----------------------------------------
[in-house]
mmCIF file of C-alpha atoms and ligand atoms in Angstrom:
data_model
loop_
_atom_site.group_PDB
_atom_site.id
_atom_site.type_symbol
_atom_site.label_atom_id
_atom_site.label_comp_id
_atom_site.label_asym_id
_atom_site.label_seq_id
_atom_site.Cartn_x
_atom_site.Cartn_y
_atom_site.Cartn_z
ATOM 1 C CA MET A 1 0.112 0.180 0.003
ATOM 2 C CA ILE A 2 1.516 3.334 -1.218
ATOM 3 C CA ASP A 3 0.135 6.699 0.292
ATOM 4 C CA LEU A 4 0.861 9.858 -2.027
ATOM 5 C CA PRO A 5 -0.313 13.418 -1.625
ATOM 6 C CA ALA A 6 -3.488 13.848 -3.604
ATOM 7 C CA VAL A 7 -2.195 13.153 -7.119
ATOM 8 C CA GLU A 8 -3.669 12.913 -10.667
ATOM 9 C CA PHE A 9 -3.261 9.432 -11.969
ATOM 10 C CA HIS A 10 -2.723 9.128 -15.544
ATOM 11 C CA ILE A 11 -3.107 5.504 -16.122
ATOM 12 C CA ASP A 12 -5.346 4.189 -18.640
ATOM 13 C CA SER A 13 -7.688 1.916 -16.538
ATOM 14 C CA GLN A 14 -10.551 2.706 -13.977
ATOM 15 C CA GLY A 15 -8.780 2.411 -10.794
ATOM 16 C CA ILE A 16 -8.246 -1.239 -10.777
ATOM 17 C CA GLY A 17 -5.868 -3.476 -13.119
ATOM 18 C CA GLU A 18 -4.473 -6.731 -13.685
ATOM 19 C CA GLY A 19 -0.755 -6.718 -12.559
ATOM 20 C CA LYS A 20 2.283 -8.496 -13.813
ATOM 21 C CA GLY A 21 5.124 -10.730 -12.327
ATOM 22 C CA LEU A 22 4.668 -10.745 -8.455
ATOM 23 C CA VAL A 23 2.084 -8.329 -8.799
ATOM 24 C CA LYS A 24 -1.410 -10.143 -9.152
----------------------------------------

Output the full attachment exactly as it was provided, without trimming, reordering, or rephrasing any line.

[in-house]
mmCIF file of C-alpha atoms and ligand atoms in Angstrom:
data_model
loop_
_atom_site.group_PDB
_atom_site.id
_atom_site.type_symbol
_atom_site.label_atom_id
_atom_site.label_comp_id
_atom_site.label_asym_id
_atom_site.label_seq_id
_atom_site.Cartn_x
_atom_site.Cartn_y
_atom_site.Cartn_z
ATOM 1 C CA MET A 1 0.112 0.180 0.003
ATOM 2 C CA ILE A 2 1.516 3.334 -1.218
ATOM 3 C CA ASP A 3 0.135 6.699 0.292
ATOM 4 C CA LEU A 4 0.861 9.858 -2.027
ATOM 5 C CA PRO A 5 -0.313 13.418 -1.625
ATOM 6 C CA ALA A 6 -3.488 13.848 -3.604
ATOM 7 C CA VAL A 7 -2.195 13.153 -7.119
ATOM 8 C CA GLU A 8 -3.669 12.913 -10.667
ATOM 9 C CA PHE A 9 -3.261 9.432 -11.969
ATOM 10 C CA HIS A 10 -2.723 9.128 -15.544
ATOM 11 C CA ILE A 11 -3.107 5.504 -16.122
ATOM 12 C CA ASP A 12 -5.346 4.189 -18.640
ATOM 13 C CA SER A 13 -7.688 1.916 -16.538
ATOM 14 C CA GLN A 14 -10.551 2.706 -13.977
ATOM 15 C CA GLY A 15 -8.780 2.411 -10.794
ATOM 16 C CA ILE A 16 -8.246 -1.239 -10.777
ATOM 17 C CA GLY A 17 -5.868 -3.476 -13.119
ATOM 18 C CA GLU A 18 -4.473 -6.731 -13.685
ATOM 19 C CA GLY A 19 -0.755 -6.718 -12.559
ATOM 20 C CA LYS A 20 2.283 -8.496 -13.813
ATOM 21 C CA GLY A 21 5.124 -10.730 -12.327
ATOM 22 C CA LEU A 22 4.668 -10.745 -8.455
ATOM 23 C CA VAL A 23 2.084 -8.329 -8.799
ATOM 24 C CA LYS A 24 -1.410 -10.143 -9.152